Managing and interpreting Maori heritage: Pā today
Posted on: 18 February 2020 by Professor Harold Mytum in 2020 posts
Professor Harold Mytum concludes the blog series from his visit to New Zealand by exploring the relationship between the hill forts and contemporary Maori culture.
The Hill Fort Study Group (HFSG) has been fortunate to have expert archaeological guides lead us around many of the sites we visit, and we have gained a deeper understanding of the interpretation of the sites, but such sites still have meaning within contemporary Maori culture and identity. Indeed, this is often felt as a personal connection. On our first full day we learnt from Malcolm Paterson of the Ngāti Whātua of the significance of Maungakieke pā to him. Malcolm has written, ‘Tuperiri, as far as I know the last rangatira to occupy Maungakiekie as a traditional styled pā, is in English terminology my sixth-great grandfather. I understand that he died very near the end of the 1700s. I know the names of all of his direct descendants down to me and my sons.’ A rangatira is a hereditary Māori leader of the hapū – a subdivision of the tribal iwi.
We also had a formal welcome in Maori at Mangere Mountain education centre, to which HFSG gave a formal response in appropriate style, which was well received. We were then shown round the site by Ian Lawlor who has worked closely with Maori groups in protecting their heritage. Another formal welcome came at Kororipo pā when Kipa Munro of the Ngāti Rehia welcomed us and through voice and action led us onto the site where we all had to remove footwear and, after further introduction, we then ceremonially touched foreheads and noses – the hongi. This was a truly multicultural affair as we shared this ceremony with a party of Japanese on a meditation tour!
Kipa Munro welcomes us to Kororipo pā - he is already barefoot but we're about to take off our shoes!
The 1975 Treaty of Waitangi Act is leading to pā being taken under full or part Maori control. This has affected management positively, in that stakeholders with a strong interest in the significance of such places are now in complete or joint control with the government authorities. There are, however, some issues regarding establishing appropriate management regimes that prevent the risks of fire from uncut grasses, archaeological damage if trees fall in storms, and the extent of planting native species of bush across sensitive parts of the sites. In time these matters will be addressed, and other positive changes include more bilingual signs are being designed, and not only archaeological but traditional Maori understandings of the sites is being provided. These are exciting times in New Zealand heritage.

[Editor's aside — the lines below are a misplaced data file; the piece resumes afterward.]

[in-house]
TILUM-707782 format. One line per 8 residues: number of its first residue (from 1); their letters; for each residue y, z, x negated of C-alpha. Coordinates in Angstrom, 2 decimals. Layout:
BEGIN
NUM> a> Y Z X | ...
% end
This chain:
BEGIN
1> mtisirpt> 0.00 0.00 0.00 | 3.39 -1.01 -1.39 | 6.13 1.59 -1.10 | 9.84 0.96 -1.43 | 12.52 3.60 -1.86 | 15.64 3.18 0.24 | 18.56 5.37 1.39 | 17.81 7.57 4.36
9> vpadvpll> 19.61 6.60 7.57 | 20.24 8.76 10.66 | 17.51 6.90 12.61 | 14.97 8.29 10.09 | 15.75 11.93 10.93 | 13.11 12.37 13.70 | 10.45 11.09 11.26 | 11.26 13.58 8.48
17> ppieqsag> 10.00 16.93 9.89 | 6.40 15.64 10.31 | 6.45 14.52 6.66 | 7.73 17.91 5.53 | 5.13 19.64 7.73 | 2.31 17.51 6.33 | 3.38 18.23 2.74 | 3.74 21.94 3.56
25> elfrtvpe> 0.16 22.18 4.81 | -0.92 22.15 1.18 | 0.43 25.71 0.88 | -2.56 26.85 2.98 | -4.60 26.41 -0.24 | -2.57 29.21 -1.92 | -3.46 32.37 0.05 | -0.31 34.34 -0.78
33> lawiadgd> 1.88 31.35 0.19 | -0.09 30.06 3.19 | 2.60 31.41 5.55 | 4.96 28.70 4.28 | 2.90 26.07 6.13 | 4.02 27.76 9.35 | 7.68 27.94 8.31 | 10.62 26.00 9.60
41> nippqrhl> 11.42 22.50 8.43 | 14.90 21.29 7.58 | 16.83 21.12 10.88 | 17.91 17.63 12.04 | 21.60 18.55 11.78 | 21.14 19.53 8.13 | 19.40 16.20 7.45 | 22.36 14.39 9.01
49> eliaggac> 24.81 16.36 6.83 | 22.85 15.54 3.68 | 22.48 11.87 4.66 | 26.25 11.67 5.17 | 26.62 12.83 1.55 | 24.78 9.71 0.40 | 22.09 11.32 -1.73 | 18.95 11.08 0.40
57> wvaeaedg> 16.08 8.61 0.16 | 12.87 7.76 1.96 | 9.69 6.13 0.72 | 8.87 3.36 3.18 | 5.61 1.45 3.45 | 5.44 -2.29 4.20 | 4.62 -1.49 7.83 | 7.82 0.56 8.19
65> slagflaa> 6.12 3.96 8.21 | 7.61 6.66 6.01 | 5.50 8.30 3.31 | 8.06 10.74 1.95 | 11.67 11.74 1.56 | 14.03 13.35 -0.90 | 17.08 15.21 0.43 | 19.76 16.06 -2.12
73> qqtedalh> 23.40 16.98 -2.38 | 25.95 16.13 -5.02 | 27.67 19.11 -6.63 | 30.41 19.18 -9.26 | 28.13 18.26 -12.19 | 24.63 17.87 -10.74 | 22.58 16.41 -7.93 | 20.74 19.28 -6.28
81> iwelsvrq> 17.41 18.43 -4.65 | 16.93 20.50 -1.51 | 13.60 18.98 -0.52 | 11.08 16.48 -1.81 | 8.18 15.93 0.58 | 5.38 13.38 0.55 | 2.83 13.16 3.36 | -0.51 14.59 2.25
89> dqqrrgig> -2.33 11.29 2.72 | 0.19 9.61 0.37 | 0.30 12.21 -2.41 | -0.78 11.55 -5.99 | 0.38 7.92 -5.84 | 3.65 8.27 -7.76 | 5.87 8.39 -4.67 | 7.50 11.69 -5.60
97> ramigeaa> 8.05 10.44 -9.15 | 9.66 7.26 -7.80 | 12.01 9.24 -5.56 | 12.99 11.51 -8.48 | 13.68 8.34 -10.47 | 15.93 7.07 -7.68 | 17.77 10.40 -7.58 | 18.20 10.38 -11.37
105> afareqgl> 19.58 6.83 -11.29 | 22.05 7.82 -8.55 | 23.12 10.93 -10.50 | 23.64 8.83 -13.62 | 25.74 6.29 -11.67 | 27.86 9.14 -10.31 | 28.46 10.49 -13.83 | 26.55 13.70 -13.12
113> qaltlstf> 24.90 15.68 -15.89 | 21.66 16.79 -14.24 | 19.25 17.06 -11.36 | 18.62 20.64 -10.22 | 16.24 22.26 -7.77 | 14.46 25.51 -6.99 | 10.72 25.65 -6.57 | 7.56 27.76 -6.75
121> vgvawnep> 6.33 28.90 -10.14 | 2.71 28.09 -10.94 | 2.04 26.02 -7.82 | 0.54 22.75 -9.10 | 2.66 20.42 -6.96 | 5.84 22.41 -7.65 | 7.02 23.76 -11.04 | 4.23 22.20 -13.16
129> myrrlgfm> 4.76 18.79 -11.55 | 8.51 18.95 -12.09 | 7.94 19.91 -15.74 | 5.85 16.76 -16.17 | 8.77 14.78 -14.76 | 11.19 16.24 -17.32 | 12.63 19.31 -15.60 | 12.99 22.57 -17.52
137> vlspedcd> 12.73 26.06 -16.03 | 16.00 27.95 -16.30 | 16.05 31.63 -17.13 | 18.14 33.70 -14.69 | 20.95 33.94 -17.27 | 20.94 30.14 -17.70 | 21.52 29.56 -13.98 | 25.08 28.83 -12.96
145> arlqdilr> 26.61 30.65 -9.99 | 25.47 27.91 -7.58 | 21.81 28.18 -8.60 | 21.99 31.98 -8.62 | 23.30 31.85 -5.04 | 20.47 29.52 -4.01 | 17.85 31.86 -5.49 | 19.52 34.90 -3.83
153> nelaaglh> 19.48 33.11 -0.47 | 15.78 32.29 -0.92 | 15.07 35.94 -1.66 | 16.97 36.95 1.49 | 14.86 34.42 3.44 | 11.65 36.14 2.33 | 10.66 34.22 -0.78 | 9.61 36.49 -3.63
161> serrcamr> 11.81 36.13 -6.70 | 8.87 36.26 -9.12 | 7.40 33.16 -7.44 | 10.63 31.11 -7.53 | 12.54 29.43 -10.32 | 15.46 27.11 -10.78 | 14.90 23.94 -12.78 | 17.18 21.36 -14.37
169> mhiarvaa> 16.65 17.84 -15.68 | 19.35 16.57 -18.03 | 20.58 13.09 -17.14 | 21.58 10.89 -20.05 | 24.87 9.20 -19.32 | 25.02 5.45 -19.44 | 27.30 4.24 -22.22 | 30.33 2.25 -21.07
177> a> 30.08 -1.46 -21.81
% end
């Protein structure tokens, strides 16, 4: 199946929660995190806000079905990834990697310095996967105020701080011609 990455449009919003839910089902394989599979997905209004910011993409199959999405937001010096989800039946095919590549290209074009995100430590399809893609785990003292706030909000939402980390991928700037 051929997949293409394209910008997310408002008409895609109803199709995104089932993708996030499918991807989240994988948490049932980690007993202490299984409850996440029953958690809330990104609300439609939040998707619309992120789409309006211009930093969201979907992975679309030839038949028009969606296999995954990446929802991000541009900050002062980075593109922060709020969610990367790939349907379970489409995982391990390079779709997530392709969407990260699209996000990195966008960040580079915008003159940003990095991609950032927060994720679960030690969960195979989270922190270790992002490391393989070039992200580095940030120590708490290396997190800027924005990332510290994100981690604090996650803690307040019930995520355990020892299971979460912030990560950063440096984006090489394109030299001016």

Bilingual interpretation at Mangere Mountain education centre, explaining experimental archaeology to grow tupu, small plants. The staple crop was sweet potato; these were stored in pā for food and future planting.
I would like to thank all who drove us to and guided us round the individual sites, and to Heather James and Shelagh Norton for organising all the site visits, expert guides, transport, and accommodation. They also provided an excellent array of background literature which, combined with the stimulating discussions with HFSG colleagues and New Zealand archaeologists, has meant that my understanding of late prehistoric monumentality has been transformed. This most exhilarating and inspiring study trip will inform my heritage teaching and encourage me to push for more ambitious reconstruction at Castell Henllys, expanding my existing belief in the role of Celtic art in the symbolic decoration of structures.